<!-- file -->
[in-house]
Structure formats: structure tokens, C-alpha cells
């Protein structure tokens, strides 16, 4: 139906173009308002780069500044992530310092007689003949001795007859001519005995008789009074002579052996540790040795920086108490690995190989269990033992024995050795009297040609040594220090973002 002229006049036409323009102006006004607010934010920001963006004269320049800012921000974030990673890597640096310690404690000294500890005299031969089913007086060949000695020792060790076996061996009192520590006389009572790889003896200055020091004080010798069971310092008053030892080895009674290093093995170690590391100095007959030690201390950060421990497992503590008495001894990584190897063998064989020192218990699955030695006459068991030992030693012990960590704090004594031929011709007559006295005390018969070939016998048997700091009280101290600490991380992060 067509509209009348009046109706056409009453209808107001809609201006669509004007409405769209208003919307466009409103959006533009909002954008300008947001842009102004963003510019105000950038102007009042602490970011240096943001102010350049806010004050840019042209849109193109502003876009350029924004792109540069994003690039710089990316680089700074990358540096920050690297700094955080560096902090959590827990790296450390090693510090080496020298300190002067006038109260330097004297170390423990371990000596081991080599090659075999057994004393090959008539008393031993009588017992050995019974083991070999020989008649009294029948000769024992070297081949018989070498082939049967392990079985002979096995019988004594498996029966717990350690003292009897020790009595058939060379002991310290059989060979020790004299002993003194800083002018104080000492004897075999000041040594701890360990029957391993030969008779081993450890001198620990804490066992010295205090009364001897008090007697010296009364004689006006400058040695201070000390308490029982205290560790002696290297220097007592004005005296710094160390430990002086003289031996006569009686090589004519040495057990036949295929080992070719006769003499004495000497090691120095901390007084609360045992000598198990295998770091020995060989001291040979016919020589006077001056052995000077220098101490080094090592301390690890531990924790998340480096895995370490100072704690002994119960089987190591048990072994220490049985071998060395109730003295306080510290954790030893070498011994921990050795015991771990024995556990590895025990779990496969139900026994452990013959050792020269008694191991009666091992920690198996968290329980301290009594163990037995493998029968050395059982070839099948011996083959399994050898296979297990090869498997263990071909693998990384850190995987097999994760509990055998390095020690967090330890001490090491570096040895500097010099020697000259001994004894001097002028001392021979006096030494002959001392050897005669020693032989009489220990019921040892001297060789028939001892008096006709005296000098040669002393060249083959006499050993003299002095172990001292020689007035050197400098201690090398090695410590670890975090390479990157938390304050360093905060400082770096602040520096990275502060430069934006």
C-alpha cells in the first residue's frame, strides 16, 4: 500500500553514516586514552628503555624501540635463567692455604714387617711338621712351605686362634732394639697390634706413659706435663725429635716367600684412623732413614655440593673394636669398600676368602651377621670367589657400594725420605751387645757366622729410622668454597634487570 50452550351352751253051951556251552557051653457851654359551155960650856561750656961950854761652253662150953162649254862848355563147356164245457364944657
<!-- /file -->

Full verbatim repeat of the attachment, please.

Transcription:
[in-house]
Structure formats: structure tokens, C-alpha cells
């Protein structure tokens, strides 16, 4: 139906173009308002780069500044992530310092007689003949001795007859001519005995008789009074002579052996540790040795920086108490690995190989269990033992024995050795009297040609040594220090973002 002229006049036409323009102006006004607010934010920001963006004269320049800012921000974030990673890597640096310690404690000294500890005299031969089913007086060949000695020792060790076996061996009192520590006389009572790889003896200055020091004080010798069971310092008053030892080895009674290093093995170690590391100095007959030690201390950060421990497992503590008495001894990584190897063998064989020192218990699955030695006459068991030992030693012990960590704090004594031929011709007559006295005390018969070939016998048997700091009280101290600490991380992060 067509509209009348009046109706056409009453209808107001809609201006669509004007409405769209208003919307466009409103959006533009909002954008300008947001842009102004963003510019105000950038102007009042602490970011240096943001102010350049806010004050840019042209849109193109502003876009350029924004792109540069994003690039710089990316680089700074990358540096920050690297700094955080560096902090959590827990790296450390090693510090080496020298300190002067006038109260330097004297170390423990371990000596081991080599090659075999057994004393090959008539008393031993009588017992050995019974083991070999020989008649009294029948000769024992070297081949018989070498082939049967392990079985002979096995019988004594498996029966717990350690003292009897020790009595058939060379002991310290059989060979020790004299002993003194800083002018104080000492004897075999000041040594701890360990029957391993030969008779081993450890001198620990804490066992010295205090009364001897008090007697010296009364004689006006400058040695201070000390308490029982205290560790002696290297220097007592004005005296710094160390430990002086003289031996006569009686090589004519040495057990036949295929080992070719006769003499004495000497090691120095901390007084609360045992000598198990295998770091020995060989001291040979016919020589006077001056052995000077220098101490080094090592301390690890531990924790998340480096895995370490100072704690002994119960089987190591048990072994220490049985071998060395109730003295306080510290954790030893070498011994921990050795015991771990024995556990590895025990779990496969139900026994452990013959050792020269008694191991009666091992920690198996968290329980301290009594163990037995493998029968050395059982070839099948011996083959399994050898296979297990090869498997263990071909693998990384850190995987097999994760509990055998390095020690967090330890001490090491570096040895500097010099020697000259001994004894001097002028001392021979006096030494002959001392050897005669020693032989009489220990019921040892001297060789028939001892008096006709005296000098040669002393060249083959006499050993003299002095172990001292020689007035050197400098201690090398090695410590670890975090390479990157938390304050360093905060400082770096602040520096990275502060430069934006």
C-alpha cells in the first residue's frame, strides 16, 4: 500500500553514516586514552628503555624501540635463567692455604714387617711338621712351605686362634732394639697390634706413659706435663725429635716367600684412623732413614655440593673394636669398600676368602651377621670367589657400594725420605751387645757366622729410622668454597634487570 50452550351352751253051951556251552557051653457851654359551155960650856561750656961950854761652253662150953162649254862848355563147356164245457364944657